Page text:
With its agreement to pay a fine of $38 million, Deutsche Bank provided final vindication to many people who buy gold and silver. 1 There has long been concern over the way silver prices sometimes do not move the way trends would predict, leading to claims of market manipulation.

Lawsuits Bring Settlements

A number of lawsuits were filed in the recent case of silver price fixing, and the Deutsche Bank settlement was filed in a Manhattan federal court to settle U.S. claims. However, the final settlement is not the end of this case. Prosecutors also gained an agreement that Deutsche Bank personnel would cooperate in further investigation of other banks.

The cooperation will include turning over a trove of electronic communications, including e-mails, instant messages, and phone calls. According to the attorneys in the case, this additional evidence is expected to result in significant additional settlements by the banks involved.

Big Banks Collude to Manipulate Markets

Investigators have targeted a number of other players, including HSBC, Barclays Plc, and Societe Generale SA, UBS and ScotiaBank. 2 The basic allegations include the charge that the traders colluded on setting the price of settling large numbers of silver futures contracts.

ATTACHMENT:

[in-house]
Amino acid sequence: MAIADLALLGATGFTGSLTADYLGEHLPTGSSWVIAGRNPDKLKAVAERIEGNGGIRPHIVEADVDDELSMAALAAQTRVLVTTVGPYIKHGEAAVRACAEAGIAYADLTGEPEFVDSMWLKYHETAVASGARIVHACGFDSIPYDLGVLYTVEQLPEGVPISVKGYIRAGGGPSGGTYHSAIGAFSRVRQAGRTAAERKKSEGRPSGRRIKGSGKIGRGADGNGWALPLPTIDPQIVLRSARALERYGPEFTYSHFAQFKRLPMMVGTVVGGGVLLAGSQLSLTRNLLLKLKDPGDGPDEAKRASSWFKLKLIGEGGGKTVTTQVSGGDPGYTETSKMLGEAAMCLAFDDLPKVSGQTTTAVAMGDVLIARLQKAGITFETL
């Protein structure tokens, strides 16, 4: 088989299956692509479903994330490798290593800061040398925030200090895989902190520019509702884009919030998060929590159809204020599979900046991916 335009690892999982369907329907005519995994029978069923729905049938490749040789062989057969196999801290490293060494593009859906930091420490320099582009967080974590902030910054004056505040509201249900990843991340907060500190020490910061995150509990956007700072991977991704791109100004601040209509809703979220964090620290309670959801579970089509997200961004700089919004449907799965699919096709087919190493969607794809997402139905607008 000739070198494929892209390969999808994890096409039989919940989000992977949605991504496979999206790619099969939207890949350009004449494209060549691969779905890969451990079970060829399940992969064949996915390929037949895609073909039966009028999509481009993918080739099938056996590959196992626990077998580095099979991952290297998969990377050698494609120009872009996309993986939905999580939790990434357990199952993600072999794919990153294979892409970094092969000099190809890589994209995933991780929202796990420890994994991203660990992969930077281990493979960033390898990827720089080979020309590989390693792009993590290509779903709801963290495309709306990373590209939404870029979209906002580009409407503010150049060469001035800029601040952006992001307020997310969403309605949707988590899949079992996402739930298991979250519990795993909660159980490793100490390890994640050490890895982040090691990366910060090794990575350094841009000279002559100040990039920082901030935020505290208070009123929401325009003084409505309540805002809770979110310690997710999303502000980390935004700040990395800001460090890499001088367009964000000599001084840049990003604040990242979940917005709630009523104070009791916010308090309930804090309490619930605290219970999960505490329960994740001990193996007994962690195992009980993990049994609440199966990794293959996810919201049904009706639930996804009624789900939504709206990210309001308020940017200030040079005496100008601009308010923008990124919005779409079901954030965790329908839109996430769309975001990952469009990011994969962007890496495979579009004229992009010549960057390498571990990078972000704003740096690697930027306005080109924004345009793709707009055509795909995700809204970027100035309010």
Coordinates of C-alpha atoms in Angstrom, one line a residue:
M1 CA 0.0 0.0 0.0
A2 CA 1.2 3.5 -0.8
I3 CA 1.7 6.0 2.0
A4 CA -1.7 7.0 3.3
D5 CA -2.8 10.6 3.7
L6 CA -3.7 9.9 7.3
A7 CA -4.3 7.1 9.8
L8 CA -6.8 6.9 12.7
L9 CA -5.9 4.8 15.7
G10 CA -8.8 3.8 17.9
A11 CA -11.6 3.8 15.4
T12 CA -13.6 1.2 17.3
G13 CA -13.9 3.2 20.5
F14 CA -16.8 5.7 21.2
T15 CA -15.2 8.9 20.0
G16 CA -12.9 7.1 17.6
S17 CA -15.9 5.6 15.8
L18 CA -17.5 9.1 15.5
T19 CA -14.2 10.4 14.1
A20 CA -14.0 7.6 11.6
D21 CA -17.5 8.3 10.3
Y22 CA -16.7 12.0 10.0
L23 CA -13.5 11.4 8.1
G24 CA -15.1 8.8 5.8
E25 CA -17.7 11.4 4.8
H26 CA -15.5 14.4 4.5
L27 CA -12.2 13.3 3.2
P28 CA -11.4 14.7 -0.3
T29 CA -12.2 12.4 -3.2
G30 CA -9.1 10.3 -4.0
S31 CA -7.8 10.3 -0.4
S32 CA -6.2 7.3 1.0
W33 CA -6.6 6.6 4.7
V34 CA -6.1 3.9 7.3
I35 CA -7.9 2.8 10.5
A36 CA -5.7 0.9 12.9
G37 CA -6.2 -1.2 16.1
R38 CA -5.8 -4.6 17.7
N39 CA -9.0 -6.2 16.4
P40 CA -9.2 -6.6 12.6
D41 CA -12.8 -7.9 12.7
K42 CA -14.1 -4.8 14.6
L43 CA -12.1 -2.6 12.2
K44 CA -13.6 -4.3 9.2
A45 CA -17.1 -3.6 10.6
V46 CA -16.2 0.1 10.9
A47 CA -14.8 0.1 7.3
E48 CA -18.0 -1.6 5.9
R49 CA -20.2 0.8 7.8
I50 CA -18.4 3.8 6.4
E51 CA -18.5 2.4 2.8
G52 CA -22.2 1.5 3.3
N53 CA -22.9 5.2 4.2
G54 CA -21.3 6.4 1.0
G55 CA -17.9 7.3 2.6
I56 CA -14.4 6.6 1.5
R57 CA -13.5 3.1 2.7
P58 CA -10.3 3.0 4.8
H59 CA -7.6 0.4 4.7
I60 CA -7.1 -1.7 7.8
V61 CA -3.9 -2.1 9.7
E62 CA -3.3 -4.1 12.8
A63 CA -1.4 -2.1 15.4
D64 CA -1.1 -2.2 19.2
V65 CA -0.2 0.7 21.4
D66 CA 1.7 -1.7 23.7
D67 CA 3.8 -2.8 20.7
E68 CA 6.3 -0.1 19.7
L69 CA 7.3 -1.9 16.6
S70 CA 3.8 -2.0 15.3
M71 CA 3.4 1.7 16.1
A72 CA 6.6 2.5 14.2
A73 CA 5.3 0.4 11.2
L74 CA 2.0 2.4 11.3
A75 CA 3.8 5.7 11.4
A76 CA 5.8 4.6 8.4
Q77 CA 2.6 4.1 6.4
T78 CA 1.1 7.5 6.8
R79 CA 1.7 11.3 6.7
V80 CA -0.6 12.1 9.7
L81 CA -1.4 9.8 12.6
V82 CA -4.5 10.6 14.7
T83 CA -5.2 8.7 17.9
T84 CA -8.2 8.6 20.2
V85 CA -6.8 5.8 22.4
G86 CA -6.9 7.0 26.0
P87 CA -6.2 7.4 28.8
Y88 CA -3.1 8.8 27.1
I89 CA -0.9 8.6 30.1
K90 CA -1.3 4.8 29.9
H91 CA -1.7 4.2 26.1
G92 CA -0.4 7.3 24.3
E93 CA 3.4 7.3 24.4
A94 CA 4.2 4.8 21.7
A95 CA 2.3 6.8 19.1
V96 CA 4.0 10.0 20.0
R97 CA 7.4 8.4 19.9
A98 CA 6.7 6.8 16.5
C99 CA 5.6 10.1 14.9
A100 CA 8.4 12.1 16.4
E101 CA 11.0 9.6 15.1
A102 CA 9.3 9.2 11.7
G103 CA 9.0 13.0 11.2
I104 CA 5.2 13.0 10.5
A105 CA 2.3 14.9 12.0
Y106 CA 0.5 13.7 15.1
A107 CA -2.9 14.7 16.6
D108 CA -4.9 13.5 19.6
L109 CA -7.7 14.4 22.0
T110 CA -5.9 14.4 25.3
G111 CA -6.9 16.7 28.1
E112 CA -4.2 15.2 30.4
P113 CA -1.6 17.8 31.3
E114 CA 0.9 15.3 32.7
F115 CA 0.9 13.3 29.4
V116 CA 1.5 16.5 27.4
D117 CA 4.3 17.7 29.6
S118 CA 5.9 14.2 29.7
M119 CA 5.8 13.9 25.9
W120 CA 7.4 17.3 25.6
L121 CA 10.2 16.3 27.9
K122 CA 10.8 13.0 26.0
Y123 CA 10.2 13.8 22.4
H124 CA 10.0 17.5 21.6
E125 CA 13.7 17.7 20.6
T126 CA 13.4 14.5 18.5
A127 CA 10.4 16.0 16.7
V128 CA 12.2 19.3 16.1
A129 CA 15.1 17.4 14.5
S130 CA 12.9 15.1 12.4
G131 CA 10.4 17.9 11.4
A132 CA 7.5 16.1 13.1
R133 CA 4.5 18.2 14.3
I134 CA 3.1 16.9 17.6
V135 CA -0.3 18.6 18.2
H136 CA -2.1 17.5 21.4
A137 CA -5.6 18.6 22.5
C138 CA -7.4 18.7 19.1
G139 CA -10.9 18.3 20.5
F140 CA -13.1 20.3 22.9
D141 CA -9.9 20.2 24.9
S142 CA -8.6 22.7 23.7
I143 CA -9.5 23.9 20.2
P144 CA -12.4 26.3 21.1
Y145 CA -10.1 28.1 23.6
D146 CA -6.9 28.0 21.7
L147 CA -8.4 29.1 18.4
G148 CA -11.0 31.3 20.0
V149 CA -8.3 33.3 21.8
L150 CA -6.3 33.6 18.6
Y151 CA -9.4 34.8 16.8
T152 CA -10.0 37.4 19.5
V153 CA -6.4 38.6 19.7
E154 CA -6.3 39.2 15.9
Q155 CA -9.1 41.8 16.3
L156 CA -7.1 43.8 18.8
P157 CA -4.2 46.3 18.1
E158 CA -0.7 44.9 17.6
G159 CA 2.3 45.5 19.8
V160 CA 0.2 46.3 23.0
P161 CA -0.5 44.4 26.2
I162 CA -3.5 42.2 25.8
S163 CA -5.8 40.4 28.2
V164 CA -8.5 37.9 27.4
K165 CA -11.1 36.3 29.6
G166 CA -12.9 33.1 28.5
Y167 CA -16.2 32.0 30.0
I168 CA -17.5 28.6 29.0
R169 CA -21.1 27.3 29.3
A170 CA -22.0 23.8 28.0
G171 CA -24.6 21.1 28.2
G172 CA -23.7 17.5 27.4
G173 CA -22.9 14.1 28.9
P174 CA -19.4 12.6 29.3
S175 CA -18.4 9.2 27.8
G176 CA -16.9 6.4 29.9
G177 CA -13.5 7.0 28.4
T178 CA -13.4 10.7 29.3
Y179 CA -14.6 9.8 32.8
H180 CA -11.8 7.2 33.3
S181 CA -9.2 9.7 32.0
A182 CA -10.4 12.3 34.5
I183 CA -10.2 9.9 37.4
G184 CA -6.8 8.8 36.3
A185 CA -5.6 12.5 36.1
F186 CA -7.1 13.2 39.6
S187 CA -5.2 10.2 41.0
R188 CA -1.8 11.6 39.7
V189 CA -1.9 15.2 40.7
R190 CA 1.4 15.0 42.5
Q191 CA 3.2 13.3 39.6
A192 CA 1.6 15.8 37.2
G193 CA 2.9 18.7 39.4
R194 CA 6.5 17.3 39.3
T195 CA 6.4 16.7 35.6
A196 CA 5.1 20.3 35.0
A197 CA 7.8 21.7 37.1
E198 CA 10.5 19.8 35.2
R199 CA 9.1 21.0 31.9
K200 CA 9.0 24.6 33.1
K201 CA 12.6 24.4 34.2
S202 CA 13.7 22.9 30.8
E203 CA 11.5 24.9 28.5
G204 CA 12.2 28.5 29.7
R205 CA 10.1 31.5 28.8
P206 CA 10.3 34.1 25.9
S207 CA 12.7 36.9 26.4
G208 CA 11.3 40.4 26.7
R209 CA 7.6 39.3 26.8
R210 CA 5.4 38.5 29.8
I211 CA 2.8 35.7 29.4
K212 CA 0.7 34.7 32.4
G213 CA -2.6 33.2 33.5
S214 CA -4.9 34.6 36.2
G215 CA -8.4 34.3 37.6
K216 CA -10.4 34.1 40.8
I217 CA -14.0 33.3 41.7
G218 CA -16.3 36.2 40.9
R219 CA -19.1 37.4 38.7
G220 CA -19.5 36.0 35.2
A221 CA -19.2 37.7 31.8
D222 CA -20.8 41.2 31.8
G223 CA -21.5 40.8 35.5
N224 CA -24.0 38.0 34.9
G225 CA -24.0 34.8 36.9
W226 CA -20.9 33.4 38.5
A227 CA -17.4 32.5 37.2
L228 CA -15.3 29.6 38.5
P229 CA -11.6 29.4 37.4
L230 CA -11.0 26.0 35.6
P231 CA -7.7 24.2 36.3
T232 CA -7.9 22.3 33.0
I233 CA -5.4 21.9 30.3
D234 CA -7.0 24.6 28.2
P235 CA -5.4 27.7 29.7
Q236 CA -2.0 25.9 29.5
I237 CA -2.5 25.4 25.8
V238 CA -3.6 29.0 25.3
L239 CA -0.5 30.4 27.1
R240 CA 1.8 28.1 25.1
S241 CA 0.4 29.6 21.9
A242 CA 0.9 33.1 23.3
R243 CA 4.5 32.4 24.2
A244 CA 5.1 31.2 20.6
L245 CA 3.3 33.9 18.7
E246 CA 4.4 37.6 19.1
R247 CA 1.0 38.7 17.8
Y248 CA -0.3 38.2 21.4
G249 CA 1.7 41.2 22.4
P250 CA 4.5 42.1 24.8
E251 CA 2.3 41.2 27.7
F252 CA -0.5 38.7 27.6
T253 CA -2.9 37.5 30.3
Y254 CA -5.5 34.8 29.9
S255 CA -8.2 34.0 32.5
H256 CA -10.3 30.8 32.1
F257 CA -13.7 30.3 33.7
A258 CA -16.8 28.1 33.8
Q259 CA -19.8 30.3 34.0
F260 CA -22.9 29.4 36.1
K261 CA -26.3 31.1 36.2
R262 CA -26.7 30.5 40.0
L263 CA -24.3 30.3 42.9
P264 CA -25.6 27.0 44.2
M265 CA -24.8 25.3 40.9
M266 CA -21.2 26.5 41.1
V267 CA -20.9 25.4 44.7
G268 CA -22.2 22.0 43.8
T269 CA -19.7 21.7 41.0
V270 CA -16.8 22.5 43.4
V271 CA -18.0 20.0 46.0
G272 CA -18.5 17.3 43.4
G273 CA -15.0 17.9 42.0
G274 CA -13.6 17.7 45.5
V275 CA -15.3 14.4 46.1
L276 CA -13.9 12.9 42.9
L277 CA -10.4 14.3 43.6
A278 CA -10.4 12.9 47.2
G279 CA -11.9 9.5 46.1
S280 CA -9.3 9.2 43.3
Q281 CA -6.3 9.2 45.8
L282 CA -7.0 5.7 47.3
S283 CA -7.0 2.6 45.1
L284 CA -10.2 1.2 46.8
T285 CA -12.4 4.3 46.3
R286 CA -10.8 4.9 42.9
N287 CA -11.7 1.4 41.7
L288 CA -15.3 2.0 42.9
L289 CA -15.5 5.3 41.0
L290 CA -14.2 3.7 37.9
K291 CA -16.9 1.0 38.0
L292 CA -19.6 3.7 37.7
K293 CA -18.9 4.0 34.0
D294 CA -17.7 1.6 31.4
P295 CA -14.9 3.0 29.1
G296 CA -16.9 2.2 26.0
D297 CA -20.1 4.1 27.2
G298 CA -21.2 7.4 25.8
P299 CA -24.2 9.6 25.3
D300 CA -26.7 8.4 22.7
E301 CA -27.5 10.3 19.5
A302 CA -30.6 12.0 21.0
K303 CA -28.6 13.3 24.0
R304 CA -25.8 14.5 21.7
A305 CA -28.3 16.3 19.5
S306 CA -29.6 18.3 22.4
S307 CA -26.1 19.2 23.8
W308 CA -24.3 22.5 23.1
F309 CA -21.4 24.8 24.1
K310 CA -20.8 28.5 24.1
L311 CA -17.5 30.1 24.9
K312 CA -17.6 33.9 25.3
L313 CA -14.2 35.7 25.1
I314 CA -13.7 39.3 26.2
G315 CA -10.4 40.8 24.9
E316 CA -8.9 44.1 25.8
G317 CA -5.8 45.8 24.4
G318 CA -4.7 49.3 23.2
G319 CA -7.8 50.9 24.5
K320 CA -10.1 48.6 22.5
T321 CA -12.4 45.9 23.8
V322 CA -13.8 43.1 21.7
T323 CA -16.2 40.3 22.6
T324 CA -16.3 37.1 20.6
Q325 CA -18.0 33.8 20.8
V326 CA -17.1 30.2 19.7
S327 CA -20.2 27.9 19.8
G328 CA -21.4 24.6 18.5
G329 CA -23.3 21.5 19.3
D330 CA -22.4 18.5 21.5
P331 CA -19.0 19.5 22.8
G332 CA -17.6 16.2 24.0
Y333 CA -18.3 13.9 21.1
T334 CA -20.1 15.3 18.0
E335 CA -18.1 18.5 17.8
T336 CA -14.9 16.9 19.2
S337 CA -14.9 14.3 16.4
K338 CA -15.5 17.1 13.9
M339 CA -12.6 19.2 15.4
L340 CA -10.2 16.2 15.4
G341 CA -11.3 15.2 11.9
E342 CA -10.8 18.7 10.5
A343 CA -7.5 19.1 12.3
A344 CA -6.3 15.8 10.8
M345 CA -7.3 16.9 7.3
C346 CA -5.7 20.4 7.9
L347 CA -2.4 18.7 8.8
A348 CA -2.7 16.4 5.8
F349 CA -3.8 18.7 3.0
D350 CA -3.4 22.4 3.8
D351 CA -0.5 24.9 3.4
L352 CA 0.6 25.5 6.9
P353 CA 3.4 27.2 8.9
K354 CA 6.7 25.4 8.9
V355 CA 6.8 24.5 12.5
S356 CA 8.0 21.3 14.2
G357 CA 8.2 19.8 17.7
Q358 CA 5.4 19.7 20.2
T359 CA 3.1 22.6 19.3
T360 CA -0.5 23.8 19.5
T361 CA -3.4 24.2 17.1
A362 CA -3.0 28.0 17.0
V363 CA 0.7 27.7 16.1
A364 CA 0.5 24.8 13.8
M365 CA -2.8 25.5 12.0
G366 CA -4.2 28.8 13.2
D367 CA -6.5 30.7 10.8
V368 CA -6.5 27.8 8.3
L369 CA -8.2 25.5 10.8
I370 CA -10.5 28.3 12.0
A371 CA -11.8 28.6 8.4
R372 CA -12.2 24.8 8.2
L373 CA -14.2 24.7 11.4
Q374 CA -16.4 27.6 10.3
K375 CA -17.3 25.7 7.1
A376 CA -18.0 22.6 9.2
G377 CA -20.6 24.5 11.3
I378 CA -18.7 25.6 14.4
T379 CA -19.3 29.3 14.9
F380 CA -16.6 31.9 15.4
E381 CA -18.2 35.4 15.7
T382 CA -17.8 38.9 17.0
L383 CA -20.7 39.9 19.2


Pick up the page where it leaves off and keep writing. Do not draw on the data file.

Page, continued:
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According to prosecutors, these banks were members of the The London Silver Market Fixing Ltd. Following a practice known by all silver traders and going back to the 19th century, members met each day of trading at noon. Members meet for about 15 minutes, and then publish prices that affect trading globally.

Preventative of Further Fixing?

The conspiracy of these banks included publishing false prices while sharing confidential market data among the group. The lawsuits filed claim these actions date back to January of 2007.The suppressed price fixes and information allowed the participants to create an unfair advantage that netted tens of millions of dollars in illicit profits. The London silver market alone trades more than $1.6 trillion in the white metal each year.

The markets for precious metals have turned bullish over the past year. Long-term traders and investors in gold and silver generally hope that these sorts of allegations and market pressures will prevent any similar significant suppression of gold and silver prices over the long-term.